lated from the Dutch by A. A. Wotzel. (London: Macmillan. 1912. Pp. xxiii +645. Price 10s. net.)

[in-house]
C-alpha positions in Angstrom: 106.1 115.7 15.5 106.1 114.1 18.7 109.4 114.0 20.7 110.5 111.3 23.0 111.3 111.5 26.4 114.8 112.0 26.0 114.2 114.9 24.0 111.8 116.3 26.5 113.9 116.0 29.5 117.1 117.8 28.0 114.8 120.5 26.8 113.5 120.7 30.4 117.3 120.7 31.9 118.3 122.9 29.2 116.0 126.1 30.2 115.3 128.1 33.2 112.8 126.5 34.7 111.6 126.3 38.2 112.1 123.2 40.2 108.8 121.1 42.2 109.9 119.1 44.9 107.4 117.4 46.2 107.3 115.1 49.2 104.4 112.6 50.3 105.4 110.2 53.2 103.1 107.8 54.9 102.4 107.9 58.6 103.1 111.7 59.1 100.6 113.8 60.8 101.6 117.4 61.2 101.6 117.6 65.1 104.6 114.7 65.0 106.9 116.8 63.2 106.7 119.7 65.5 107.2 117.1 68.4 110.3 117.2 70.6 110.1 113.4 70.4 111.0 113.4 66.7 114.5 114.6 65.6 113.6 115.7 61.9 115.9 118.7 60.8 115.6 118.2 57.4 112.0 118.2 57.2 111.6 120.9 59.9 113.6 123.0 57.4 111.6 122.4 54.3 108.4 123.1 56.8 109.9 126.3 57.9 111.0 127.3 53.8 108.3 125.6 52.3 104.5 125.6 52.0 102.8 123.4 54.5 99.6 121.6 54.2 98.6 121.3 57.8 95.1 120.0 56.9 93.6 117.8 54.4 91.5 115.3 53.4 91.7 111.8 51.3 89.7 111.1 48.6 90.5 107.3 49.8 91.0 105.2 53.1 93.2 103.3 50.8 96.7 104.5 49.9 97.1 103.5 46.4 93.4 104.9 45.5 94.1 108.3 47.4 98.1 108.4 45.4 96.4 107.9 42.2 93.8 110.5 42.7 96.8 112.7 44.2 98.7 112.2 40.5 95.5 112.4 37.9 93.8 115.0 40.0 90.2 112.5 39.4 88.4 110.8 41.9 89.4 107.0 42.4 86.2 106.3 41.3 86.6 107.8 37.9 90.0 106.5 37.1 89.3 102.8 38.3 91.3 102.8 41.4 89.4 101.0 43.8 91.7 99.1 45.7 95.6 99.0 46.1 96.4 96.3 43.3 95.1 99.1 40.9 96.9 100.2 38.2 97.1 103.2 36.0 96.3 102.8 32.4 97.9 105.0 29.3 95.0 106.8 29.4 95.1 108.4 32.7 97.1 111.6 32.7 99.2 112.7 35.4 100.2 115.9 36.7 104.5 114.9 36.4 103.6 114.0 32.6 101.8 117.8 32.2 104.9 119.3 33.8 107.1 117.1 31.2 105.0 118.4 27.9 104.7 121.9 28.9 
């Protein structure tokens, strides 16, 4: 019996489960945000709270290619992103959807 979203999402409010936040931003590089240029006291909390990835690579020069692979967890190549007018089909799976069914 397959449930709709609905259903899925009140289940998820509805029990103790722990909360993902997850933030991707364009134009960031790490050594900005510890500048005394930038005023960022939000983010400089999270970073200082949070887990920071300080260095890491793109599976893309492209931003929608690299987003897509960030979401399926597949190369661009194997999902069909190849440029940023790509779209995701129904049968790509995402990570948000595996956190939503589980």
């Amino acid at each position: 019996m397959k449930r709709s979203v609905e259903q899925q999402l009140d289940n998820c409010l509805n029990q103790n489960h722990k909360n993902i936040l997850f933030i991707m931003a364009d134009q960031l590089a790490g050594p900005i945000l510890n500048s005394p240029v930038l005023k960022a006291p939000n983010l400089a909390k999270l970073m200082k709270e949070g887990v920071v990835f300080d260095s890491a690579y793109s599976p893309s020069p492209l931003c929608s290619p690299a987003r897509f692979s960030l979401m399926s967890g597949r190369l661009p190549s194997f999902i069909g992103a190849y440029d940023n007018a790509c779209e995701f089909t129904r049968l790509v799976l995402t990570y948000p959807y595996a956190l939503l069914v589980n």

ECONOMISTS have been looking for this second instalment of Mr. Wotzel's translation of Pierson for some time, ten years having passed since the first volume appeared. It is worth the waiting for; the quality of the translation is well up to the high level of its predecessor, and it seems so free from doubtful passages that the last 300 pages probably lose little from missing revision by the author. One cause of the delay was the accidental destruction of a part of the manuscript. The present volume covers production and the revenues of the State. One long chapter deals with the place of self-interest in production. Qualifications of the doctrine of maximum satisfaction are brought out by an examination of concrete cases, for instance, the smoke nuisance (the total loss occasioned by which probably exceeds to an enormous extent the sum of the individual savings which are made by disregarding it) and the developments in railway transportation for which State action has been responsible. But there is no attempt to distil from the facts the fundamental principles which may be laid down in these matters, or to measure gains and losses against each other—as is done, for example, by Professor Pigou in his recent book. In short, the method of the book tends to be that of pre-Marshall Economics; but, within the scope of his method, the author's acuteness, independence, and judgment are, on the whole, beyond praise, though possibly the common sense has here and there a trace of the hardness of outline which, for a time, made English Political Economy so unpopular.